The Glassblower of Murano
Griffin, 2009 (2009)
Read an Excerpt
Reviewed by Joan Burton
ora Manin's life has changed. She has just gone through a painful divorce and is still trying to make sense of it all. Her ex-husband has moved on, marrying his mistress and they now await the birth of their first child. This hurts Nora, as she had tried to have children, but it was never meant to be. Nora wonders what she could have done better, and where her life will take her now. Nora's mother is no comfort to her, as she has had bad relationships in her past also. Nora grew up never knowing her own father.
ora decides to go to Venice, her birthplace and the home of her famous ancestor, Corradino Manin, a glassblower and mirror artist. She tells no one her plans, packs her bags, and arrives in Venice with no job, no place to live, and very little money. Nora explores the city but soon goes to the island of Murano where all the glassblowing factories are located. Nora is a glassblower herself and hopes to land a job so that she can stay in Venice. Approaching a factory owner for a position she is turned down until he finds out her family name.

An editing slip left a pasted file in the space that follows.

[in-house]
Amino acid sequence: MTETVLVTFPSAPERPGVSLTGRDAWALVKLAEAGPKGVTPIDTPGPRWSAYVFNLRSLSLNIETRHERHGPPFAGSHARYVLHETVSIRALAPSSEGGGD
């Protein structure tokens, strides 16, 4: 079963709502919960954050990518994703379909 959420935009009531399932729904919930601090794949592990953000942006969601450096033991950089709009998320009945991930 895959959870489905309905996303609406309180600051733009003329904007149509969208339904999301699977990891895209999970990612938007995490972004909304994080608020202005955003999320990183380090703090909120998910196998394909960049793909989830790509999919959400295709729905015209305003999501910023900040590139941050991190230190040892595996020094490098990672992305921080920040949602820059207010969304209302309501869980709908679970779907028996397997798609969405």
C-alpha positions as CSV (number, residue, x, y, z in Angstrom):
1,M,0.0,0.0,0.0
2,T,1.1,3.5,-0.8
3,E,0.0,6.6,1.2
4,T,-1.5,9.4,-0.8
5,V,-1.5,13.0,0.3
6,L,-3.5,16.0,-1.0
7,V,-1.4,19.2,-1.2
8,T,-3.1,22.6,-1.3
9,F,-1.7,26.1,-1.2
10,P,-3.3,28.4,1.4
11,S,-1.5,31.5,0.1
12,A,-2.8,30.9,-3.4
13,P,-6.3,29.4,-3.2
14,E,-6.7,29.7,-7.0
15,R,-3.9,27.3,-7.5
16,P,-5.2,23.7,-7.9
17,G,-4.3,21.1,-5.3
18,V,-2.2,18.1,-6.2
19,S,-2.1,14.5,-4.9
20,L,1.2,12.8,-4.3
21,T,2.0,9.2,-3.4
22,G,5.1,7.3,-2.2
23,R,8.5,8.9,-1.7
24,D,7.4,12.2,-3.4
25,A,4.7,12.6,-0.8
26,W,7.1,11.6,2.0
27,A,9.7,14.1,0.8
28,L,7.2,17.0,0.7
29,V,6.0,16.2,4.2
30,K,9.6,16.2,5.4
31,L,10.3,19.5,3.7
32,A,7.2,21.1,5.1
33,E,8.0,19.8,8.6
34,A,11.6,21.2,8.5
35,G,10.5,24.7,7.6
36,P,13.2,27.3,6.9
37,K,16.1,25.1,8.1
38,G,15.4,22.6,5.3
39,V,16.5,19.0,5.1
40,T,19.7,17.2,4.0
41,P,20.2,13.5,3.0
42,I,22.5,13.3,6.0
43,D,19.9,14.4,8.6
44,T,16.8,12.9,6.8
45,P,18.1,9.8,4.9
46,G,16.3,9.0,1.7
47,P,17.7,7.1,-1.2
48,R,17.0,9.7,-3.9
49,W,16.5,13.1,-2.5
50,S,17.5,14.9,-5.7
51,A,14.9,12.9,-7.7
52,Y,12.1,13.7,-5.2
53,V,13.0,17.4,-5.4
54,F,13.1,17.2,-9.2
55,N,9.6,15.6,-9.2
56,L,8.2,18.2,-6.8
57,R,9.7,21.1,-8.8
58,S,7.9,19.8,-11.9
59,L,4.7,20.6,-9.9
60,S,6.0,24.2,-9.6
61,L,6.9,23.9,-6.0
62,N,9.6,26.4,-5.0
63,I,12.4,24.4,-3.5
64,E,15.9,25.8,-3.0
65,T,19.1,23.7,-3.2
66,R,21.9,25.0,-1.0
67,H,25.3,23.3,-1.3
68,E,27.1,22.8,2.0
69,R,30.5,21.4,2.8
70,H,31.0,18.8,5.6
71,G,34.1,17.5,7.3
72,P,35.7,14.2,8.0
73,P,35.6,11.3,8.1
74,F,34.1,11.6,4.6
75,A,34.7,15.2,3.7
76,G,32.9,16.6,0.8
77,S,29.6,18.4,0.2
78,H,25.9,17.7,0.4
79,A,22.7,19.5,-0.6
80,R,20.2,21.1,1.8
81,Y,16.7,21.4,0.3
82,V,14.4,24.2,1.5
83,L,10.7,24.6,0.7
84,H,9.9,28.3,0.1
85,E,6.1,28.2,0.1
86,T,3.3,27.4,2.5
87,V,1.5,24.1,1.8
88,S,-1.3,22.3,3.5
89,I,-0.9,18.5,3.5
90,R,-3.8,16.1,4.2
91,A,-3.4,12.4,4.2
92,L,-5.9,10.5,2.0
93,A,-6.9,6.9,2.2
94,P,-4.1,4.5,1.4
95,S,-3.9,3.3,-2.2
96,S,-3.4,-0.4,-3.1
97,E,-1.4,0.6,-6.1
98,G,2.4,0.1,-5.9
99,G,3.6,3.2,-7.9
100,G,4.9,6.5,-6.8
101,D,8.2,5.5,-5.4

delino, the factory owner, is surprised to learn that Nora is a descendant of Corradino Manin, the famous artist who once worked out of the same factory. He hires her and she immediately feels a connection to the factory. She begins the process of paperwork for her work permit and meets Alessandro, a police detective who helps speed up the red tape. He suggests that Nora use her birth name, Leonora Manin, to get quicker results. Alessandro makes time to help Leonora find an apartment, and takes her out to a few local restaurants. Before long Leonora finds herself falling in love with the handsome detective.
aking advantage of her heritage, Adelino runs an ad campaign to boost business, with pictures of Leonora and her famous ancestor. Other artists working in the factory resent Leonora's talent and her rise to fame. Fellow artist Roberto gives a story to a local reporter, who has romantic connections to Alessandro, and informs her Corradino sold his secrets of the art to Louis XIV of France to protect a daughter no one knew existed.
he Glassblower of Murano
is told in two time frames - the 1600's telling Corradino's story, and the present telling Leonora's. It is a beautifully told tale of love, mystery, and murder. After reading this book you will want to pack your bags and leave for Venice.
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